Shift from “Being Good” to Feeling Good!
Our culture is flooded with books, programs, and apps telling you what to eat. Recently, WW (formerly Weight Watchers) even launched an app for children called Kurbo, which uses a traffic signal approach that attaches value to foods, deeming them a green, yellow, or red choice.
The motivation for a child as young as eight using this app is what’s most concerning to me. After gathering age, height, and weight to determine the user’s BMI, the app asks them about their goals: Which one is most important to you? Eat healthy? Lose weight? Make parents happy?
(Unfortunately, this marketing strategy is a wolf in sheep’s clothing as I’ve written about before. Restrictive dieting has been shown to lead to disordered eating in children, and coupled with an inflexible, anxious personality, may feed into life-threatening eating disorders.)
Why you do anything is everything!
As a Doctor of Behavioral Health, my focus is on what works. Your motivation pathway often determines whether a new behavior will be another short-term sprint or a long-term lifestyle change.
Change for the sake of extrinsic motivation, such as gaining acceptance (being good) or reaching a goal (such as looking good) have consequences that can sabotage your efforts or even make a situation worse.
- When someone sets out to change because they feel bad about themselves, it’s a shame-driven process. Although this type of motivation can initiate change, it rarely lasts. I’ve never met anyone who will take care of themselves if they don’t care about themselves.
- Change to make someone else happy also backfires. Once an expectation has been set, if they stray, they are likely to feel judged. Most people will do anything to avoid feeling judged, driving them into isolation: sneaking, hiding, and “getting away with” their behaviors. This perpetuates the shame and isolation by being “good” in front of others then hiding their “bad” behaviors. Because they resent having to engage in these behaviors, the shame gains energy and becomes anger.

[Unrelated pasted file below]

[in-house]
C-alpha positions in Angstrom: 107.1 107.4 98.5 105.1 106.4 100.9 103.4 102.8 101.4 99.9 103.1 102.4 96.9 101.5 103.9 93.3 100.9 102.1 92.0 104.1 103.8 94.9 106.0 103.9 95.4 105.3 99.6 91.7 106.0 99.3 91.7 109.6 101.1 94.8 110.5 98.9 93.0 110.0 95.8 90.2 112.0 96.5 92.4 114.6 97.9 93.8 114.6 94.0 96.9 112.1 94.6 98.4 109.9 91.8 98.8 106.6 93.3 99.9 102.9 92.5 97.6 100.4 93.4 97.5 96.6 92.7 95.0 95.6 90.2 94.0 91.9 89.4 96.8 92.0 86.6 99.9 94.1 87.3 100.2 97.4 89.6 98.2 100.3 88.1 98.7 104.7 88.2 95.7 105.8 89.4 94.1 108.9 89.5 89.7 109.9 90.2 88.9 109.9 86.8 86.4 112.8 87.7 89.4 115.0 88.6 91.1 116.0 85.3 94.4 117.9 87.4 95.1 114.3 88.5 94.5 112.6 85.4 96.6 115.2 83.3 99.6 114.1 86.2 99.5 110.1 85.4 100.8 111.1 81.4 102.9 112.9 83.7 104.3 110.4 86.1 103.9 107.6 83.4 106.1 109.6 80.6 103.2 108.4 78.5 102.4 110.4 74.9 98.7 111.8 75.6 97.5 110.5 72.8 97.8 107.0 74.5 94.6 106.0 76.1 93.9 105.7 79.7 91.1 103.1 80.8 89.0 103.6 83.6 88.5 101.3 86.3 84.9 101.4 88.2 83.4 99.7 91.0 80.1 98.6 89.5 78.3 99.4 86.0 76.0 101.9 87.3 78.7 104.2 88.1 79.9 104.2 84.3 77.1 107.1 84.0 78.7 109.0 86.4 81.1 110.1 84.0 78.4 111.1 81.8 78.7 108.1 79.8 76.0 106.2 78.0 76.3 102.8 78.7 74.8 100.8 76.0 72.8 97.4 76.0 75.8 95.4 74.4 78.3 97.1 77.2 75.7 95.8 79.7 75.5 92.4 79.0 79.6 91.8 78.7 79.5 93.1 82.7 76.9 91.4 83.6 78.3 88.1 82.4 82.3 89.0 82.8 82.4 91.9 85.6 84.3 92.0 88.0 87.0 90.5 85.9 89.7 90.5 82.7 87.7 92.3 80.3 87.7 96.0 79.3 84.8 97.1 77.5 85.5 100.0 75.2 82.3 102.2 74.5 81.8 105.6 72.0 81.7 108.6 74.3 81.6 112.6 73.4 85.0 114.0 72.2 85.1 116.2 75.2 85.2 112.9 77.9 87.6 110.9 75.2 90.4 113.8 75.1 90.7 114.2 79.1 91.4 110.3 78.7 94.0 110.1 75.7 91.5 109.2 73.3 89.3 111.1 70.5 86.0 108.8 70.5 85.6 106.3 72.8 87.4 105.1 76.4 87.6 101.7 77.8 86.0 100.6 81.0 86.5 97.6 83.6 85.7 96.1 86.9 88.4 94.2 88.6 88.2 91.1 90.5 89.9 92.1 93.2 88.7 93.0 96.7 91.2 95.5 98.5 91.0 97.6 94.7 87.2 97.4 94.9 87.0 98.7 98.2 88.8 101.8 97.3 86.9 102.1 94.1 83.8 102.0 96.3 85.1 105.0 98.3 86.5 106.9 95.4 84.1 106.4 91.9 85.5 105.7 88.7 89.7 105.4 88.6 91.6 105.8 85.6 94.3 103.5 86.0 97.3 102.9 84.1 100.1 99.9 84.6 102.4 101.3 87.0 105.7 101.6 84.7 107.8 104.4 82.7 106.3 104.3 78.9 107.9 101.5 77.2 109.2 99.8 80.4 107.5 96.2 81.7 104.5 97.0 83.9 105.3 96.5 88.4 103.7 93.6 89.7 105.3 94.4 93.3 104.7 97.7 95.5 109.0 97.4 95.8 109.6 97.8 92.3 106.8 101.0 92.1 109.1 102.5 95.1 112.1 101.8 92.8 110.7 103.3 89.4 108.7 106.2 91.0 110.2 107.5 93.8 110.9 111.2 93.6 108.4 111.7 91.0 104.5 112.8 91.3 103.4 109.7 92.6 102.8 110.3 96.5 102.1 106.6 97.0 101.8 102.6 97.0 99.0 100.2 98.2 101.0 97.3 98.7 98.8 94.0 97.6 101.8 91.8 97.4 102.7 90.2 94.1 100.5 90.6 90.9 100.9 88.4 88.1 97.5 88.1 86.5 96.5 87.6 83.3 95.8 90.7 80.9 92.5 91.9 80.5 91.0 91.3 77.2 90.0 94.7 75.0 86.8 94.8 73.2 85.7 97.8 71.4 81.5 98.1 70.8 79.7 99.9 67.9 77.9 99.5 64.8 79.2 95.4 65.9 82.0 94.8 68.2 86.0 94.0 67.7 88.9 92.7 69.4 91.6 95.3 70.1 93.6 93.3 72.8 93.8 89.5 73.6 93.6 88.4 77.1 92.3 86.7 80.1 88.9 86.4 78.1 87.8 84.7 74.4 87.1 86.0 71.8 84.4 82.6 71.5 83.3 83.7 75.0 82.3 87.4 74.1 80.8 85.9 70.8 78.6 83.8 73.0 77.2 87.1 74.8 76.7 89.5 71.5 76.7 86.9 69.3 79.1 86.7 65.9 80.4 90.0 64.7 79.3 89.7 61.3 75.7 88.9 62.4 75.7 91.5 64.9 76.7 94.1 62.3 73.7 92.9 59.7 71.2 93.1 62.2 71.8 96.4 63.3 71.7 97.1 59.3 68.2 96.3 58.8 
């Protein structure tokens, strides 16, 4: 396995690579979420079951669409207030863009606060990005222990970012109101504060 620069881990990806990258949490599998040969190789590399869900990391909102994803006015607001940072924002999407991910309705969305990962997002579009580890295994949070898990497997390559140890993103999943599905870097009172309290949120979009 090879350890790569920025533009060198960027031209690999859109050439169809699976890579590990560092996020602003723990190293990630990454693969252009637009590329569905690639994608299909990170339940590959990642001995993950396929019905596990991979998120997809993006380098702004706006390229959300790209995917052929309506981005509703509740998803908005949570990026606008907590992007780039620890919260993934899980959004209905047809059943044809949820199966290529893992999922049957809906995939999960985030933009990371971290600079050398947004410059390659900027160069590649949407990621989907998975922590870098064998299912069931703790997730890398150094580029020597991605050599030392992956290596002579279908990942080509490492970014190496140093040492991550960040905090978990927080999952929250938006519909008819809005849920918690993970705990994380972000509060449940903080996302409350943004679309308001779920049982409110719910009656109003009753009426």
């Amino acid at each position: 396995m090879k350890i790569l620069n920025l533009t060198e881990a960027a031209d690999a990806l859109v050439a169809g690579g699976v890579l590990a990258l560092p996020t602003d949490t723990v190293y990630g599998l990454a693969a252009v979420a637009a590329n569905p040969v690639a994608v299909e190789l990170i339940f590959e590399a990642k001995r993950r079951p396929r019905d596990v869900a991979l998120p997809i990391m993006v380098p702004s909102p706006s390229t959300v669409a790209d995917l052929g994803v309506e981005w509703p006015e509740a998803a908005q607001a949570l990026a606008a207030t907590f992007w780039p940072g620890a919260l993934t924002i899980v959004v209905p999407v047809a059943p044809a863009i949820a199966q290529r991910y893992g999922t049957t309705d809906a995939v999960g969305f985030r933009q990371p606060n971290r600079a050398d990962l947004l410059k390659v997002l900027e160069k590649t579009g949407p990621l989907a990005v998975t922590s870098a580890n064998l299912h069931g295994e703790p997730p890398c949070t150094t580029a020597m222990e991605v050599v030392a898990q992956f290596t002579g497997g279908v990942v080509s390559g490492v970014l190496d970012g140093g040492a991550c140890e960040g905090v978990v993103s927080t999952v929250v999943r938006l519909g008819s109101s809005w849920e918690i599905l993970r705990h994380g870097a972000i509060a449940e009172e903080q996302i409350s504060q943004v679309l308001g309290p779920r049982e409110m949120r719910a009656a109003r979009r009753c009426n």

Anger is the number one reason my clients binge or engage in self-destructive eating behaviors. They end up hurting themselves when others don’t even know they are angry.
- Whether it’s a parent, partner, or health professional, change to make someone happy doesn’t turn out well.
- Goals may be helpful, but people often become too fixated on the outcome. The problem is that an extrinsic reward is too far away for the brain’s reward center to experience any pleasure. If they aren’t enjoying the journey, they can’t wait to stop so they’ll find pleasure again. This is one reason diets have a 95% failure rate.
- When they are following a predetermined set of rules, they may get a small burst of dopamine in their brain when the app says, “Only 2 red foods this week – way to go!” – but the reward doesn’t last.
- Following rules can lead to rebellion too. Most people begin to play the “on the diet, off the diet” game. As they begin to experience “diet fatigue,” the time off the diet becomes longer and the desire to eat all the red foods grows stronger.
The bottom line is none of this feels good.
I used to say, I valued health and wanted health, but I really had no idea how to cultivate health. “Health” as a goal was elusive because it was often externally measured by lab results or on a scale.
Intrinsic or value-driven change—feeling good—creates long term change because it changes your reward pathways.
Therefore, “health” must become a felt experience, a state of being.
What does it feel like to be healthy? For me, it is having the physical energy, mental clarity, and self-confidence to live out my passions in life.
Mindfulness bridges the gap from external to internal motivation
Mindfulness encourages experimentation with our internal feedback loops and cooperation with our bodies to guide our decision-making. It’s an empowering process to discover when, what, how, and how much to eat that leaves us feeling our best, or what combination of food, movement, and stress management behaviors feels good.
This autonomy is essential for becoming self-directed rather than other-directed. Practicing curiosity and attention helps one notice what feels good. The brain responds by building new pleasure pathways, or habits, in response to the “felt experience.”
Mindfulness is noticing the twinkle lights of our daily life, rather than being fixated on and waiting for the flood light.
If you want to learn more about how to make the shift from “being good” to “feeling good,” you’ll love this free webinar with Kari Anderson DBH, LPC, CEDS and Michelle May MD! Just provide your email below for access.
Do you need help discovering your intrinsic motivation for healing your relationship with food and your body?
Please join Drs. Michelle May and Kari Anderson at their annual Mindful Eating Retreat for Emotional Eating and Binge Eating.